PULLMAN, Wash. – Early historian Hartmann Schedel described an African tribe called Blemmyes, headless humans with their eyes, nose and mouth on their chests, in his 1493 work “Nuremberg Chronicle.” An ancient woodcut shows one of the odd creatures sitting cross-legged with one finger of his raised right arm pointing skyward – possibly showing where his missing head might have gone.
The same tome, a chronology of what was believed to be the complete history of the world, also depicts the Panotti people on an island off the coast of Scythia, near the Ukraine, who could wrap their huge ears around their bodies to keep warm at night – or to serve as a substitute for clothing.
Of course, neither Blemmyes nor Panotti were real, and Schedel wasn’t the original perpetrator of this misinformation. (That honor goes to Pliny the Elder, a Roman naturalist.)
“People embellish what they see and use their imaginations to provide or ascribe details to observable phenomena that may not really exist,” said Greg Matthews, metadata librarian and photographs curator at Washington State University Libraries. “The woodcuts from the ‘Nuremberg Chronicle’ push this notion a step further by suggesting that we have even imagined whole species and cultures without checking such information against facts, but instead by basing our accounts on anecdote and speculation.”
The libraries’ Manuscripts, Archives and Special Collections will feature Blemmyes, Panotti and other instances of how human knowledge has gone awry over time in its upcoming exhibit, “Outrageous Hypotheses: Selections from the MASC,” that continues through Oct. 31.
An opening reception is planned 3-4:30 p.m. Wednesday, Aug. 21, in MASC, downstairs in Terrell Library. Exhibit hours are 8:30 a.m.-4:30 p.m. Monday-Friday.
The exhibit is inspired by this year’s common reading book selection, “Being Wrong: Adventures in the Margin of Error,” by journalist Kathryn Schulz. Thousands of first-year and other WSU students will use topics from the book in classes across the disciplines, attend numerous special presentations by guest and faculty experts and participate in events related to the common reading. In addition, Schulz will visit on Feb. 24 and present the Common Reading Invited Lecture that evening.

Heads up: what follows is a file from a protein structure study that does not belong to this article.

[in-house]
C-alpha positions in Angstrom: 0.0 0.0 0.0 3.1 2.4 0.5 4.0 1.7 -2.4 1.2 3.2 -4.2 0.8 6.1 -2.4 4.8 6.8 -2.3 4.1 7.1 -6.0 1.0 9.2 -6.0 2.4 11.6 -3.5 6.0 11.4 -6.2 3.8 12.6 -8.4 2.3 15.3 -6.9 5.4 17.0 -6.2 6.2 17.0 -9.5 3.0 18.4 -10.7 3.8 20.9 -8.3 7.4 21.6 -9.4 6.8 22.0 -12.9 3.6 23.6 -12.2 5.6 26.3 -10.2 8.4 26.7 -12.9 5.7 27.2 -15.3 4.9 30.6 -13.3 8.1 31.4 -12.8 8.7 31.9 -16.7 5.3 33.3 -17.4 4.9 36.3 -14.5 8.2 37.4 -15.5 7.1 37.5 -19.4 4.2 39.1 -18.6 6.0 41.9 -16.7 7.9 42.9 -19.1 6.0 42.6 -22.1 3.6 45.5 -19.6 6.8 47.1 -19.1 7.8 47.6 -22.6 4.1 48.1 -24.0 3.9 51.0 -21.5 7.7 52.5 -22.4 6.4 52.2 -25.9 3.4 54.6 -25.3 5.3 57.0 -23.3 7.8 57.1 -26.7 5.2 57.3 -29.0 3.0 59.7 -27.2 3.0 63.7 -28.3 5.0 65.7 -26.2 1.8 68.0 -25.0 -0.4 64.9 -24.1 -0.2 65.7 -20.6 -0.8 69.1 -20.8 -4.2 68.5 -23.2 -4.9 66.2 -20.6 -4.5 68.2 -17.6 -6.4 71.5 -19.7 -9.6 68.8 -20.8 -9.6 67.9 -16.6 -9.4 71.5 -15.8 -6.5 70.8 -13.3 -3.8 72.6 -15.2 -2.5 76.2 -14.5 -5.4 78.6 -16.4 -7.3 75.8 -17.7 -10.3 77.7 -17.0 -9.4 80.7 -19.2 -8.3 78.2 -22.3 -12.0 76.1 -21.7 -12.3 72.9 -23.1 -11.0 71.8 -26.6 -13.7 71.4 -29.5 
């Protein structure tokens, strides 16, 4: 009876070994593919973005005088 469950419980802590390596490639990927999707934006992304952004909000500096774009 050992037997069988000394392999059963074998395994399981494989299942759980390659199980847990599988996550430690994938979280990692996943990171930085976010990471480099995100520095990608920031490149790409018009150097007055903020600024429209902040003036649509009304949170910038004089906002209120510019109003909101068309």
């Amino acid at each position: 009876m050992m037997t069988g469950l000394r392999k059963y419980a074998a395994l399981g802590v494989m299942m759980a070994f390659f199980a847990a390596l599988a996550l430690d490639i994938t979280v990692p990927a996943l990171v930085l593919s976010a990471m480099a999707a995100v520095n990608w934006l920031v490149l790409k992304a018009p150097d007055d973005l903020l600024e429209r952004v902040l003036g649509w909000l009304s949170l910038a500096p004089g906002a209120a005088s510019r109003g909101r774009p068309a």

Gravity plan vs. Grand Coulee Dam
Columbia Basin irrigation to increase farm production in central Washington became a national concern with global food shortages during World War I, according to Steven Bingo, processing archivist at WSU Libraries. Two groups emerged with radically different proposals.
A map of the gravity plan touts how the Columbia River
course follows an outline of George Washington’s profile.
One supported building a dam on the Columbia River – the future Grand Coulee Dam. The other promoted a gravity plan to transport water from the Pend Oreille River in Idaho to the Columbia Basin through a 130-mile system of canals and tunnels.
This plan was favored by many in the 1920s, including Osmar Waller, a professor of mathematics and civil engineering at Washington State College 1893-1920. In 1920, he served as secretary on the Columbia Basin Commission, charged by the state to assess the feasibility of irrigating the Columbia Basin.